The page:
UNICRI illicit pesticides, organized crime and supply chain integrity report

A new Report on “Illicit pesticides, organized crime and supply chain integrity” has been published by the United Nations Interregional Crime and Justice Research Institute (UNICRI).

The report, prepared by UNICRI and discussed by experts and practitioners during an Expert Workshop, aims at deepening the general knowledge on current trends related to illicit pesticides, identifying the actors and organized crime groups (OCGs) and networks involvement and their modus operandi, and understanding the supply chain vulnerabilities. Participants included high level representatives from Brazil, Ghana, Finland, Italy, Moldova, Vietnam, Basel Convention Regional Center in China, Uk Intellitech Security Group, EUROPOL, Raoul Wallenberg Institute, Lund University, CropLife, Regional Environmental Center for Central and Eastern Europe (REC), Organization for Economic Co-operation and Development (OECD), Pesticides Action Network Asia and the Pacific (PAN AP), World Customs Organisation, INTERPOL and Reconnaissance International.

I was honored to be invited to the workshop and to have the opportunity to contribute: a special thanks to entire UNICRI team, especially Vittoria Luda di Cortemilia, Programme Coordinator of UNICRI Environmental Crimes Programme – Emerging Crimes Unit – Elise Vermeersch, Project Associate, and Francesca Bosco, Senior Fellow. The report was drafetd by the UNICRI and Robyn Mace.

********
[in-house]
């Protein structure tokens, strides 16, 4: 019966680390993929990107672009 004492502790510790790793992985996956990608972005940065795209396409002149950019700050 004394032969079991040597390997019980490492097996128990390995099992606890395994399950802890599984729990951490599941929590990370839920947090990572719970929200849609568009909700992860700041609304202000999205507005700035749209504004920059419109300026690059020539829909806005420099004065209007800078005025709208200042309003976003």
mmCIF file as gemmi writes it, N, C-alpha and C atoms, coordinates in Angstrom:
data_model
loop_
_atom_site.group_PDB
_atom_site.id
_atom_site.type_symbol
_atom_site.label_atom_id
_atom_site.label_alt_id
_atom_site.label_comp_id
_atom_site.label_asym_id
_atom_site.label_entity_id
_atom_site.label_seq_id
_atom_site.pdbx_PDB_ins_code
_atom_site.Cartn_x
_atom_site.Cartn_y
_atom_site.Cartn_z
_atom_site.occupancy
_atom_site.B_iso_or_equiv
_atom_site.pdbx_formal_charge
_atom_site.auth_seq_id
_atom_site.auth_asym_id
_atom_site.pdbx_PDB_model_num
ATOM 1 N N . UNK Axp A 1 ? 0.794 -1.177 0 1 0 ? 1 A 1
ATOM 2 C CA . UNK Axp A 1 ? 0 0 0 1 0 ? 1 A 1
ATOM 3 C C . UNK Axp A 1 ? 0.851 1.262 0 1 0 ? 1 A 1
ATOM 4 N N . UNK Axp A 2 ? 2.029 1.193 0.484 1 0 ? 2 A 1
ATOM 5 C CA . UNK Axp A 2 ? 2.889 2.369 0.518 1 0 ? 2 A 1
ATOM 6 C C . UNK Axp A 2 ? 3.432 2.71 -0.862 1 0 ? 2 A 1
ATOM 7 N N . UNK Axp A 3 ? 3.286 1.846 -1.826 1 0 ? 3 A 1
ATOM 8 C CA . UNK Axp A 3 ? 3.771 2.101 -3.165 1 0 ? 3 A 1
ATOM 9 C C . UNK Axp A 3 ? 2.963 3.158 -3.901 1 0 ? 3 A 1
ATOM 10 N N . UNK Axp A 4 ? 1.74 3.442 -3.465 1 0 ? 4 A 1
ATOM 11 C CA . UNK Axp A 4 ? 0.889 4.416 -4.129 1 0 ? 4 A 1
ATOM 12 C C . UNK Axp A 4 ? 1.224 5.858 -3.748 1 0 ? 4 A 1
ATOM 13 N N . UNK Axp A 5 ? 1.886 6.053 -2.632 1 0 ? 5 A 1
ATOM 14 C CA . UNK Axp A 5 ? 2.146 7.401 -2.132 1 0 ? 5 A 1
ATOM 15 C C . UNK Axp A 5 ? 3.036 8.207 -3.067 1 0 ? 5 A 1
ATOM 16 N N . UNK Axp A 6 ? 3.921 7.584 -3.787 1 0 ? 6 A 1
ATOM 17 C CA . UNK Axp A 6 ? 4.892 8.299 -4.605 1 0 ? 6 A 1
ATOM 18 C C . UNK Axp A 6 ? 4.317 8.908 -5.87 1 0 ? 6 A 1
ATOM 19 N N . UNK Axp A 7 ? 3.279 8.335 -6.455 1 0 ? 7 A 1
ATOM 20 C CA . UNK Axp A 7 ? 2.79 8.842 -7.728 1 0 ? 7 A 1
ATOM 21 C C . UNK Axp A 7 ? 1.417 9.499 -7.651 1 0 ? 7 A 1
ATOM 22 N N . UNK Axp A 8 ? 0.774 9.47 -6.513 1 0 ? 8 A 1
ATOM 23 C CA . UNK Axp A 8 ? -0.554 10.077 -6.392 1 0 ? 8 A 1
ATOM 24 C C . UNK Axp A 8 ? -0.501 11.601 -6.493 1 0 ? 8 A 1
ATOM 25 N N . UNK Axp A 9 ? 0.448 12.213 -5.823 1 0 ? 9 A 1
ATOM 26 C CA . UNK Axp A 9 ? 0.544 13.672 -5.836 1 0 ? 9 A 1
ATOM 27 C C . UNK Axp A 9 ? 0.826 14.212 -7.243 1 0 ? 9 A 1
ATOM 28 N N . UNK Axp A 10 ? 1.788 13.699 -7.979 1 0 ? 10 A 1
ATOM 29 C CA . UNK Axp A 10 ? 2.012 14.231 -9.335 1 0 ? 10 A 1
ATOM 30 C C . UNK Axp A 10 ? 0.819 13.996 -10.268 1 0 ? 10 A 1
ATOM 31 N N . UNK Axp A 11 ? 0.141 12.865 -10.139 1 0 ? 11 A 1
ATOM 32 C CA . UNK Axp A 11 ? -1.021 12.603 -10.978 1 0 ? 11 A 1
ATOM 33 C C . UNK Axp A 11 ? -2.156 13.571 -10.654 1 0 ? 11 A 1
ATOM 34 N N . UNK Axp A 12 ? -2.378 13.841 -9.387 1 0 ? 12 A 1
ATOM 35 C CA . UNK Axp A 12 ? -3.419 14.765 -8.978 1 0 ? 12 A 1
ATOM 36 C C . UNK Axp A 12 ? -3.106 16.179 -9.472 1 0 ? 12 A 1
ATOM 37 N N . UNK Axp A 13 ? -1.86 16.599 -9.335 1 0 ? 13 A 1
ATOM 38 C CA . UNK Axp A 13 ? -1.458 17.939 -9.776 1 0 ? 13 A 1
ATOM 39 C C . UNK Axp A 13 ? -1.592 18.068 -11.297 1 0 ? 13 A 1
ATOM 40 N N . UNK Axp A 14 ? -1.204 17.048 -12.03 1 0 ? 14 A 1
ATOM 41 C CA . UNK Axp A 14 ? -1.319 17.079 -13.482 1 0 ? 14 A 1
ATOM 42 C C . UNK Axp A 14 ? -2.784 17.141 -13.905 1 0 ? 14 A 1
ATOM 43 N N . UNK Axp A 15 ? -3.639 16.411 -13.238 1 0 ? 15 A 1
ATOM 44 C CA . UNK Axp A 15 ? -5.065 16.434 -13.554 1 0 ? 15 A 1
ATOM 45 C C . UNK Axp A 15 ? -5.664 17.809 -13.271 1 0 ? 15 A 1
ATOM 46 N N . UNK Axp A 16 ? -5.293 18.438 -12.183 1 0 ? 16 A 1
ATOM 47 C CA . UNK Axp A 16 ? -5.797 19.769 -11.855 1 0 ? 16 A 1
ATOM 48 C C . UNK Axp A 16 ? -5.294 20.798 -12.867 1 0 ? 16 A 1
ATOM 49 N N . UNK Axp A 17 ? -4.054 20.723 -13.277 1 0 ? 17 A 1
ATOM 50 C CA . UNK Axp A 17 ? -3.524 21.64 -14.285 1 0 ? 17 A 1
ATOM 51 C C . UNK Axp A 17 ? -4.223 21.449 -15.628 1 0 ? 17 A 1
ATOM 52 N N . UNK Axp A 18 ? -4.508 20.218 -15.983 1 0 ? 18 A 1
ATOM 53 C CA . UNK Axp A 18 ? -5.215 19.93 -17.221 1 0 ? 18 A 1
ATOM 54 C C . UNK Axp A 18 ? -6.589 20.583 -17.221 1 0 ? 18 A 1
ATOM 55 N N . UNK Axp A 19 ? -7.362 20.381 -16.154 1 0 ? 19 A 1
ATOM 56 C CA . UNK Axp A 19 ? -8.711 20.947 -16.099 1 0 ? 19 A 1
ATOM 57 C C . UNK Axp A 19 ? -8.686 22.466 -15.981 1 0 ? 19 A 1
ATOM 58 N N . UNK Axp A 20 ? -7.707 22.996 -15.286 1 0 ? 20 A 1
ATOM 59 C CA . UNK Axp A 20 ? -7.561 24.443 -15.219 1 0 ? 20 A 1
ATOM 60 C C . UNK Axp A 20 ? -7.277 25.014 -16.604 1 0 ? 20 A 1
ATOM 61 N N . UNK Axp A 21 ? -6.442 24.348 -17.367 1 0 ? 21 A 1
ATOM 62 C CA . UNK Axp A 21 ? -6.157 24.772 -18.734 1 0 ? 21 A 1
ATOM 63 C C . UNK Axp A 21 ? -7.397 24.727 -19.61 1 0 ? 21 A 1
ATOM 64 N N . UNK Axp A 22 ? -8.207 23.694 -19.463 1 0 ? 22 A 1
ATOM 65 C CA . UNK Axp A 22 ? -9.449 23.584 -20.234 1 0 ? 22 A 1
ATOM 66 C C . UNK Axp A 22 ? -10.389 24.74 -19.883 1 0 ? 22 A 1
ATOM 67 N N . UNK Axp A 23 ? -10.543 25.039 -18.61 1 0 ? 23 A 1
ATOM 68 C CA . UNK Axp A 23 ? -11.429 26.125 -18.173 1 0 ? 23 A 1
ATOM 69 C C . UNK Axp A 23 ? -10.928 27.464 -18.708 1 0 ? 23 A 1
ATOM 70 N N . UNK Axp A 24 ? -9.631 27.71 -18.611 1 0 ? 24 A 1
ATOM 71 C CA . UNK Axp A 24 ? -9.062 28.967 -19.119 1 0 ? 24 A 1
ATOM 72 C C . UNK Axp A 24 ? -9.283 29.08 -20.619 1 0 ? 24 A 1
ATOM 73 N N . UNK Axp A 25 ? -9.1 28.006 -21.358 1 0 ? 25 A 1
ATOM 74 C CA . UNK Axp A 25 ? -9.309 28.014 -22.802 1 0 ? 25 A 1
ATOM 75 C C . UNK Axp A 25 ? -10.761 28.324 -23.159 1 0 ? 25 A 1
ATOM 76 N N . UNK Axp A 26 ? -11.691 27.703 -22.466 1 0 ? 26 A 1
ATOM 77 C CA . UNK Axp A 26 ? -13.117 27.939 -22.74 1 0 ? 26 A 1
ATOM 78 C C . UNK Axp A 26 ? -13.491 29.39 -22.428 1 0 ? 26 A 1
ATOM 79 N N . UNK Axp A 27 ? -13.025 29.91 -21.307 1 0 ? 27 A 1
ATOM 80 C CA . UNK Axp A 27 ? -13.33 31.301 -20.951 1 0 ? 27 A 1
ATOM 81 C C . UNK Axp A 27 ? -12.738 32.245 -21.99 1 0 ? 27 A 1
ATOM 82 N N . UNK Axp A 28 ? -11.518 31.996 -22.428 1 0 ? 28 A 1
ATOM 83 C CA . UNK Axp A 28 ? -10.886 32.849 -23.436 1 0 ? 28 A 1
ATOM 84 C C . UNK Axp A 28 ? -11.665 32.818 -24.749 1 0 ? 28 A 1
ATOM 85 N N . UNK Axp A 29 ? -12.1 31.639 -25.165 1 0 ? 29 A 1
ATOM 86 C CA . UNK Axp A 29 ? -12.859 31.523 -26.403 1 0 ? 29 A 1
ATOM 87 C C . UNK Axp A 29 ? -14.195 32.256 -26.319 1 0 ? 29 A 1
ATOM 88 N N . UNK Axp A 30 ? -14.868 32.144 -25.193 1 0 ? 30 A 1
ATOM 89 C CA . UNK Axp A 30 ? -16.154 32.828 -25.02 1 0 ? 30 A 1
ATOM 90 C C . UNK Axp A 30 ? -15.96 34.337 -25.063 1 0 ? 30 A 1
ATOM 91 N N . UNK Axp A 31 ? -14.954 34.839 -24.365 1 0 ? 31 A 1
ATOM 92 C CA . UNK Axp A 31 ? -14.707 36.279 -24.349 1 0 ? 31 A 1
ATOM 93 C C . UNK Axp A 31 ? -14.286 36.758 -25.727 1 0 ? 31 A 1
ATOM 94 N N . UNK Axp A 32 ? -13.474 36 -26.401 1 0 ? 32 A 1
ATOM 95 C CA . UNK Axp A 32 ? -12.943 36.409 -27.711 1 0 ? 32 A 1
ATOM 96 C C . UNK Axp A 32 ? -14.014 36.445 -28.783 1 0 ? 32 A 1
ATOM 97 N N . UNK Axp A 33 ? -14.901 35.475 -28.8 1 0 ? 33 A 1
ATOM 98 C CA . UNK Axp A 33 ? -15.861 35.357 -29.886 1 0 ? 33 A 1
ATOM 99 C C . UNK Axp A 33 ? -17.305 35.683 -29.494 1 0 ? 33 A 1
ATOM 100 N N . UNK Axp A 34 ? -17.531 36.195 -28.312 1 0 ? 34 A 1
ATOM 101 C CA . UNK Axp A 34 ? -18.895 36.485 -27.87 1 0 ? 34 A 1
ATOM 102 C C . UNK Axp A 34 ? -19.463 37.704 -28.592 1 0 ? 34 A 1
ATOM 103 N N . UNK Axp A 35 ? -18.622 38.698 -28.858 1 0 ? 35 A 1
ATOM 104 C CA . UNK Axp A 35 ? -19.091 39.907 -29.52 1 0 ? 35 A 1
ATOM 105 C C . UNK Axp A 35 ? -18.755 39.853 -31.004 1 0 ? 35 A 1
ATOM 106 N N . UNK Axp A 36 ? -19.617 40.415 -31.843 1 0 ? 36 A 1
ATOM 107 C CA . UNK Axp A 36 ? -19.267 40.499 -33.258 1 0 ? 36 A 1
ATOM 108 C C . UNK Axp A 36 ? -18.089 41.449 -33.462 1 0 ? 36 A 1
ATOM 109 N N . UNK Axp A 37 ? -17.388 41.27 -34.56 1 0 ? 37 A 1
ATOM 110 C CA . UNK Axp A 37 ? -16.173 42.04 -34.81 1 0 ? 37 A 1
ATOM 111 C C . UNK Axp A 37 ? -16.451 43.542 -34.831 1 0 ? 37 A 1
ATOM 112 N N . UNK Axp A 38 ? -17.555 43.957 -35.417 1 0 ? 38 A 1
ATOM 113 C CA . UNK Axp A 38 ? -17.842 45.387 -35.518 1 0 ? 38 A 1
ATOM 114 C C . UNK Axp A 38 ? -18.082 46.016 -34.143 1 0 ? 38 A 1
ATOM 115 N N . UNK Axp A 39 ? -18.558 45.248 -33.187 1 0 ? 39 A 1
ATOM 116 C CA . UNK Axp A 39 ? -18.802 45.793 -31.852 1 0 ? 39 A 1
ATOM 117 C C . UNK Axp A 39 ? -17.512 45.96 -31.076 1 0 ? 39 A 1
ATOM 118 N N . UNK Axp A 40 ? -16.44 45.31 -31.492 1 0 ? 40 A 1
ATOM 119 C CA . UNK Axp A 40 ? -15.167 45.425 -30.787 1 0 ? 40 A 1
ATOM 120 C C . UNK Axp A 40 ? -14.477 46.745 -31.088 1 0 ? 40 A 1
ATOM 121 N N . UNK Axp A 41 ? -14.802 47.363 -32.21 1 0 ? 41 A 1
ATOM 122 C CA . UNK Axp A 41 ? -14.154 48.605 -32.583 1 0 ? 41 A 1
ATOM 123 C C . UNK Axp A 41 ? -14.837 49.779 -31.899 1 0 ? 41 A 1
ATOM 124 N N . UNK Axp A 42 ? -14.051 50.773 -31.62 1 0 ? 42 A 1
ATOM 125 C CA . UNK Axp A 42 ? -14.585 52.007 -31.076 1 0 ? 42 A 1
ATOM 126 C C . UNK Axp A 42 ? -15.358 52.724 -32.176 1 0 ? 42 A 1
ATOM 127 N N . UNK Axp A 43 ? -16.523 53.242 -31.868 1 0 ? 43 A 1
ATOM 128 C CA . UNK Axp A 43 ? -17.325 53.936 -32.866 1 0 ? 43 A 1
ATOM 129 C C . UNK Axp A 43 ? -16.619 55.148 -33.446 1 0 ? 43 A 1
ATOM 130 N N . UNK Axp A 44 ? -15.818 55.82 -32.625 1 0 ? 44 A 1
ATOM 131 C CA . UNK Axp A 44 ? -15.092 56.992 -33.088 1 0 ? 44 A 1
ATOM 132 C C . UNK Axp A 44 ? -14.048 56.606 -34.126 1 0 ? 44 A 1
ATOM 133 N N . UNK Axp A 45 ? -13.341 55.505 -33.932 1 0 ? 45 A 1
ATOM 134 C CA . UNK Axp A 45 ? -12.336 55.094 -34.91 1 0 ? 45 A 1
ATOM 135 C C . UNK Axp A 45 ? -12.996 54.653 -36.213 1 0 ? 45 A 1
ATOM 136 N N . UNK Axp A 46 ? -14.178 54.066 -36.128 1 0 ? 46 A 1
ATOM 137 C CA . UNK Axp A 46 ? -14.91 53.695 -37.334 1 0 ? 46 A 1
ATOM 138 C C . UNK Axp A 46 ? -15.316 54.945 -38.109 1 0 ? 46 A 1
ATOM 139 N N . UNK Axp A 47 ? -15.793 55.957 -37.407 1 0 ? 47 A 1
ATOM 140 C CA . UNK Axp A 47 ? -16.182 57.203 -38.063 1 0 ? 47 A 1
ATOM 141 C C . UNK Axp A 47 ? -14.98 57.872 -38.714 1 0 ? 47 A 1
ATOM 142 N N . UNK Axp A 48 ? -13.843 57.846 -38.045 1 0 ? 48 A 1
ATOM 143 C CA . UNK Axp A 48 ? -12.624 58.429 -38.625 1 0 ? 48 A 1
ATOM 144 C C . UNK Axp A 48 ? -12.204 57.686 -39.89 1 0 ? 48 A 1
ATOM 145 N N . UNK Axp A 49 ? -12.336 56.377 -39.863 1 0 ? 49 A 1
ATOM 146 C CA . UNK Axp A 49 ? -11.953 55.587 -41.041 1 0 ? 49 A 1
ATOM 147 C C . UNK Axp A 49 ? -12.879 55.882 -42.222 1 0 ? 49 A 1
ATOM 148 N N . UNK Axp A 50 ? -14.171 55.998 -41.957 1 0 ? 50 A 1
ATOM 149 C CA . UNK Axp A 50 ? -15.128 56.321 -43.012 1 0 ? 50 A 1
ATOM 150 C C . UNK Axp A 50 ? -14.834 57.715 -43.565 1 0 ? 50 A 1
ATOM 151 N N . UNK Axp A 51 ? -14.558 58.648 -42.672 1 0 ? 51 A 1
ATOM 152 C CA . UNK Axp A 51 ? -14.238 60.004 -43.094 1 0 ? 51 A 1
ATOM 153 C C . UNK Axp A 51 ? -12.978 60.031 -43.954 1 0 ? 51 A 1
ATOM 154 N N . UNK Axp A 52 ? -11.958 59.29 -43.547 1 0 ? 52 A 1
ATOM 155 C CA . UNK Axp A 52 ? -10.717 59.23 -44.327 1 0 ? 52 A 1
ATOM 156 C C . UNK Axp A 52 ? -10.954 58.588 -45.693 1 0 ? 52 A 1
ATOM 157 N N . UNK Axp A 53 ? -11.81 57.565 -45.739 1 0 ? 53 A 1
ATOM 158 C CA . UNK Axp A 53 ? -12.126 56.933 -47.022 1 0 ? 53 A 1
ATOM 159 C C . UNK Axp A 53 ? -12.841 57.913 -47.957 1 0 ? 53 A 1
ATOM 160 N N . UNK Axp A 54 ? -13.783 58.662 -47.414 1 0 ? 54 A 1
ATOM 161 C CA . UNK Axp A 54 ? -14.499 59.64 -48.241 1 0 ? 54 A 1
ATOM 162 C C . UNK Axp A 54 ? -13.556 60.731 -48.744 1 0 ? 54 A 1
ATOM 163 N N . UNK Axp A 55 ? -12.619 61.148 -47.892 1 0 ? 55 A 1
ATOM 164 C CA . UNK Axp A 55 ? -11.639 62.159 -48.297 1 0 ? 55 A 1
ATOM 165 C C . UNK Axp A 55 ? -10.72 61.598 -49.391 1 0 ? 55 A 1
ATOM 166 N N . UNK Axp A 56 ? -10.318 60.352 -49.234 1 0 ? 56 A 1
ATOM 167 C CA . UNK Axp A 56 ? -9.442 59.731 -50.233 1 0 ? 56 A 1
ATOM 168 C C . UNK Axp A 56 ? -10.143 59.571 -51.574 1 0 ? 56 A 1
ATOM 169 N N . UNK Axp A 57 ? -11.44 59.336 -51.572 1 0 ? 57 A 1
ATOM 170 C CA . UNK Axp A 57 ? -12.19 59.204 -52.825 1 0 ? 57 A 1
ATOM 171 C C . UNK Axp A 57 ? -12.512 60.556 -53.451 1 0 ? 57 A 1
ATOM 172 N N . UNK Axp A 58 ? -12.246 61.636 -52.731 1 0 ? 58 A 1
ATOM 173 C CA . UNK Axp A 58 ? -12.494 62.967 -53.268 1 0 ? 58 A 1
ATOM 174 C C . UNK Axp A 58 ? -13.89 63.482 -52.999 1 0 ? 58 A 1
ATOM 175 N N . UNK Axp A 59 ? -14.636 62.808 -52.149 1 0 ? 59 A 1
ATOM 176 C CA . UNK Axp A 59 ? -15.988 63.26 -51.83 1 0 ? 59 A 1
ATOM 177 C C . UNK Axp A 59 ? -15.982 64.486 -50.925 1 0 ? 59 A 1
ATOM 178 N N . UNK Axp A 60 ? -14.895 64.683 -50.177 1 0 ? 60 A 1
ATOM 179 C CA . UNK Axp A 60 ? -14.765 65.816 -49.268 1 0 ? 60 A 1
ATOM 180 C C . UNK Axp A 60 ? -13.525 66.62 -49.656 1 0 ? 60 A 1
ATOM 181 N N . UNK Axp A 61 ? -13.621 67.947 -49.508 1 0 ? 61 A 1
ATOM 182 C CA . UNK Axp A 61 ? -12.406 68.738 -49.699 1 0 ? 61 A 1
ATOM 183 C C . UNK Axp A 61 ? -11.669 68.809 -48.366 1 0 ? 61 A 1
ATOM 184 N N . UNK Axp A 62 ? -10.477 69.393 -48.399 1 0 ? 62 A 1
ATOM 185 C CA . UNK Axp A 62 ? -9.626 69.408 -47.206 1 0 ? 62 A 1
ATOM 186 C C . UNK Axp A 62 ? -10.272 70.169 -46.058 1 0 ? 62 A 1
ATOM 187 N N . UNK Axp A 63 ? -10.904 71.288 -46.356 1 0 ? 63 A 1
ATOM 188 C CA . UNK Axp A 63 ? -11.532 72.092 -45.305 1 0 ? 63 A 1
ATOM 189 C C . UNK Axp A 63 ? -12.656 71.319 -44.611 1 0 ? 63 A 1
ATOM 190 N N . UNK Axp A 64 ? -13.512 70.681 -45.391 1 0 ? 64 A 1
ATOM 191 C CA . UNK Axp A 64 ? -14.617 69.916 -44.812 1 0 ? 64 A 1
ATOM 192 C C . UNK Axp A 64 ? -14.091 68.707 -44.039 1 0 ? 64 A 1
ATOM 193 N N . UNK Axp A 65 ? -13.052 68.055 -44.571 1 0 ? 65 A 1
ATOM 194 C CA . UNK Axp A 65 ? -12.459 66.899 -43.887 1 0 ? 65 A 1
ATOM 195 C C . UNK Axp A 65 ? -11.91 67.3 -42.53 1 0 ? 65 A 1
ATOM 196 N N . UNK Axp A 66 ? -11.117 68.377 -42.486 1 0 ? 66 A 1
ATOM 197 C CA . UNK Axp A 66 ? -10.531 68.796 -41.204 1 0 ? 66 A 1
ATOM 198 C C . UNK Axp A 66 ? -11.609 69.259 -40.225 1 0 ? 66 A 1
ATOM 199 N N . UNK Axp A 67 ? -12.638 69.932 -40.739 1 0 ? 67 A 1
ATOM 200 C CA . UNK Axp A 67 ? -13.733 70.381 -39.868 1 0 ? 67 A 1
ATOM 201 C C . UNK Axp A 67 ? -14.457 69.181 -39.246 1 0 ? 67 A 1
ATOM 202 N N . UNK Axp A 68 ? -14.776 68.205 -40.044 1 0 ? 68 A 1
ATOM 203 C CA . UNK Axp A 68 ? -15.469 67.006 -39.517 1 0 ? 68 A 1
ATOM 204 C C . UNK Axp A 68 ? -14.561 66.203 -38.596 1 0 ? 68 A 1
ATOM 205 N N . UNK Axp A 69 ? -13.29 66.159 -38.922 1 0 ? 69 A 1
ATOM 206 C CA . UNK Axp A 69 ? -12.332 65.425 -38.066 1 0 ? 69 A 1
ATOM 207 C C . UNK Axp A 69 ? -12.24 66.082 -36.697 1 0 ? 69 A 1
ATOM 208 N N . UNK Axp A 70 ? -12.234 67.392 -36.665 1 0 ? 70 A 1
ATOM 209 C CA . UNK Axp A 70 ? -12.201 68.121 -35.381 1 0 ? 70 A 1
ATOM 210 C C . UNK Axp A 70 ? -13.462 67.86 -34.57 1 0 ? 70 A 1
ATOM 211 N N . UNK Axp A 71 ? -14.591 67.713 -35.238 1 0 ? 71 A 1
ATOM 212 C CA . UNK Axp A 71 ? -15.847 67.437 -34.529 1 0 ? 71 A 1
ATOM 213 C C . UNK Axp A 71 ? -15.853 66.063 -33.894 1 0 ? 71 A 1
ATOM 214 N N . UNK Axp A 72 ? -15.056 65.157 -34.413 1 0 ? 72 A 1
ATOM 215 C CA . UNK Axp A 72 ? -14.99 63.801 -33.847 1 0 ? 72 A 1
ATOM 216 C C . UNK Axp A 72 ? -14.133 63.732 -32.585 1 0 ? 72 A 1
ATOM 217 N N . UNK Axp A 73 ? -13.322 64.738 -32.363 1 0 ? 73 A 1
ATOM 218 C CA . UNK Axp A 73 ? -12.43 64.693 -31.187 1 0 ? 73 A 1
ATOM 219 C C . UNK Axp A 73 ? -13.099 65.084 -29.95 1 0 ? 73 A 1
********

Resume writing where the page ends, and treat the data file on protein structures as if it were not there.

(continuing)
Illicit pesticides pose potentially serious threats to human safety and health, economies, businesses and farmers, the environment, and national security. For more than a decade, regulators, industry and farmers in numerous countries have been struggling with the growing market in illicit agro-chemicals and illicit plant protection products (PPPs). Worldwide estimates of trade in illegal and counterfeit markets range from 5-15% for most types of products and commodities. The European Directorate-General for Health and Food Safety (DG-SANTE) indicates that about 10% of the European Union (EU) pesticides market is comprised of illegal pesticides, noting significant variation between Member States. Other sources have indicated that more than 25% of pesticide products in some EU Member States are counterfeit.

This policy paper is divided into four sections. The first presents an overview of the risks and impacts of illicit pesticide use on human health, livestock and food supplies, the environment, and the international agricultural trade.

The second section presents data and information on actors and agents, modus operandi, observed trends, product flows and regional profiles of the pesticides market. This section also considers trade, agricultural and food supply chain characteristics, security vulnerabilities, and protection and defense measures against organized crime groups and networks that have infiltrated international agrochemicals and pesticide markets.

The third section summarizes key regulatory issues, identifies obstacles and indicates concrete actions to prevent and combat the importation, sale and use of illicit pesticides, as well as the role of the actors involved in the control and securitization of the market.